Sanral’s fuel levy argument “stupid” – Outa
The Opposition to Urban Tolling Alliance (Outa) has responded to the arguments made by Vusi Mona, spokesman for the South African National Roads Agency Limited (Sanral), to justify e-tolling as a better source of revenue than a national fuel levy, at a special media event in the Western Cape.
According to Outa, Mona tried to rationalise Sanral’s tolling ambitions in the province. “In Mona’s attempt to talk down the fuel levy as a funding mechanism for road infrastructure, he was quoted as saying that about R42 billion was collected (annually) by the treasury from the national fuel levy. Sanral receives an allocation from that,” says Wayne Duvenage, Outa chairperson.
“While that is indeed so, he then went on to say that because the Gauteng Freeway Improvement Project (GFIP) cost R20 billion, it would be unfair to the rest of the country if 50 percent of the fuel levy was spent in Gauteng. No one has ever said, or expected, that the entire cost of the GFIP should be paid for in a single year,” adds Duvenage.
According to Outa, both Mona and Nazir Alli, Sanral CEO, have said that revenue from designated fuel levies are declining worldwide, because of improved engine technology and fuel efficiency.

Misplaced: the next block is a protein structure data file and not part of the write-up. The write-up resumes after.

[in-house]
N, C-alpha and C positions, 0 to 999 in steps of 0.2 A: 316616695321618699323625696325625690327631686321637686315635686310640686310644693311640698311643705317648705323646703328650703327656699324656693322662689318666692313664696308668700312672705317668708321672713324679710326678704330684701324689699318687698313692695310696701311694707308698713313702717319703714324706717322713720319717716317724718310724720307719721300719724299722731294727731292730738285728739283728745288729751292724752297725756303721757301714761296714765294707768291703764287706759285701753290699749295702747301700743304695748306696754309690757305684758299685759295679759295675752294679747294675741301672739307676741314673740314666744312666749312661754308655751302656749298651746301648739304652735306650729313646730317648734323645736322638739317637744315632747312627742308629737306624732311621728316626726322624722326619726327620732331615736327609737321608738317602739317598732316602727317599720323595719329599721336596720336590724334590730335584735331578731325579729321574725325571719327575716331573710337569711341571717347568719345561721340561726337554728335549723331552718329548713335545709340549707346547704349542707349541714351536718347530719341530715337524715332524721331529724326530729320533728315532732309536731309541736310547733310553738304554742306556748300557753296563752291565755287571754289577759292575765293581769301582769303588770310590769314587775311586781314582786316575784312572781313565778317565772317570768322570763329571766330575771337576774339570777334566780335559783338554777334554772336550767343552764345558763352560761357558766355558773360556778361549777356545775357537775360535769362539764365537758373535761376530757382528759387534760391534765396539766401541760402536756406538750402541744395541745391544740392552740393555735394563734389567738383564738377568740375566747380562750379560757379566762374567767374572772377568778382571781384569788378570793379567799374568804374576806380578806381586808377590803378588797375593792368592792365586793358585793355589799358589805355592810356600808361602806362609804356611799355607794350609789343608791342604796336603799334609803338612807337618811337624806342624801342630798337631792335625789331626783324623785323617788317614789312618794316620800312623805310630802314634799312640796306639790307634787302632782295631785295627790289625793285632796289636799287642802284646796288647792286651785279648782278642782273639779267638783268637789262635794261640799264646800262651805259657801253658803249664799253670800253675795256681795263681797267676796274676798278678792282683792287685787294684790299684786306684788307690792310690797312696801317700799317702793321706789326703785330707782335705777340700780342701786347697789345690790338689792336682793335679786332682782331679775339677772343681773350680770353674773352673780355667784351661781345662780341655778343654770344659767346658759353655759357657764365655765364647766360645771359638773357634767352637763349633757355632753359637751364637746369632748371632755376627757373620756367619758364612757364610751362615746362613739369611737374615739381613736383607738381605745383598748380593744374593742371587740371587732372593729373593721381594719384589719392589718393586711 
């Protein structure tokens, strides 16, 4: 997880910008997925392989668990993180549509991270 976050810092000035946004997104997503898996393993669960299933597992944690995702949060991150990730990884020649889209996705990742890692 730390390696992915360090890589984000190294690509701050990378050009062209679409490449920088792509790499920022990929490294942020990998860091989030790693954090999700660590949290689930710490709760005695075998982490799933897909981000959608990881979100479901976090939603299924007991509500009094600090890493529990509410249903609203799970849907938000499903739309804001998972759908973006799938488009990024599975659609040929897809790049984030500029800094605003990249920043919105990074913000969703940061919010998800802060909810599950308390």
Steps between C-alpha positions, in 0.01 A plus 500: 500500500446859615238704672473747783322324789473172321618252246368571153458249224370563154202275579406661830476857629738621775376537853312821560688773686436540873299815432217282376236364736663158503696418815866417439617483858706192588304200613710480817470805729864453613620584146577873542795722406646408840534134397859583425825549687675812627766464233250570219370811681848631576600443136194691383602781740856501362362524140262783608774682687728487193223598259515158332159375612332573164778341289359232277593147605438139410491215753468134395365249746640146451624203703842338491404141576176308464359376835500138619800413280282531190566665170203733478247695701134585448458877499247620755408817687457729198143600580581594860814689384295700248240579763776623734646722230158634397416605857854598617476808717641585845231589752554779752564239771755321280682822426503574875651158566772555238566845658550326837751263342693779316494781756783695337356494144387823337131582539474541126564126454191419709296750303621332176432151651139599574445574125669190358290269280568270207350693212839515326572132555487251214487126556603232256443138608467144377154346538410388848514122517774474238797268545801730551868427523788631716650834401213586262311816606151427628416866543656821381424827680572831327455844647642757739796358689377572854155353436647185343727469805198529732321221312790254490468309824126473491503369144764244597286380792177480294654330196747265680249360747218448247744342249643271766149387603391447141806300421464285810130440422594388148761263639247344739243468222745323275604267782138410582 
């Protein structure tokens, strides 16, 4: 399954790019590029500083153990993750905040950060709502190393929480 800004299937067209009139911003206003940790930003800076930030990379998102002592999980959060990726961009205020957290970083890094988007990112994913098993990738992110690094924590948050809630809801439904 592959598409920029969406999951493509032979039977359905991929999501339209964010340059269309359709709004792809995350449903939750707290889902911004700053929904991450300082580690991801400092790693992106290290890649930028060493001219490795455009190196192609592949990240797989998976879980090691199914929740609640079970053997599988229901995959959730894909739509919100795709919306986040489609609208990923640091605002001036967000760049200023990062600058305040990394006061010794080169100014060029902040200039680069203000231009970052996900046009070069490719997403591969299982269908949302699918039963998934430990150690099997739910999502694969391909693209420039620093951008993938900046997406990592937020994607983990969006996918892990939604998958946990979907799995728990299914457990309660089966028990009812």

John Clarke, Outa spokesperson, responds: “In the past three years since the completion of the GFIP, treasury has increased the fuel levy by 31 percent to R2,34 per litre, thereby accumulating another R12 billion per annum into government coffers. This is enough to effectively finance five new Freeway Improvement Projects of R20 billion each, without the need for added costs of e-toll collections. Sanral is not helping to advance the policy debate by such ridiculous arguments. To call them simplistic is too dignifying. They are just plain stupid.”
Outa recently received information from a reliable, confidential source close to the system that has confirmed speculation that Sanral’s ambition was always to extend e-tolling throughout the country.
“We have learned that the Midrand Central Operations Centre was planned and built to cater for thousands of kilometres of roads, not just the 187 kilometres of the GFIP. It now ranks as the second largest storage array in the southern hemisphere,” says Clarke.
“This completely contradicts Advocate Jeremy Gauntlett’s recent argument, in the Cape High Court, that the type of e-tolling facilitated by the collection method envisaged by the amendment bill is, and remains, highly unusual. It is only appropriate in very confined circumstances. Mr Alli has yet to explain the contradiction between what his counsel argued in court, and the clear intention to take e-tolling way beyond the confines of Gauteng,” says Clarke.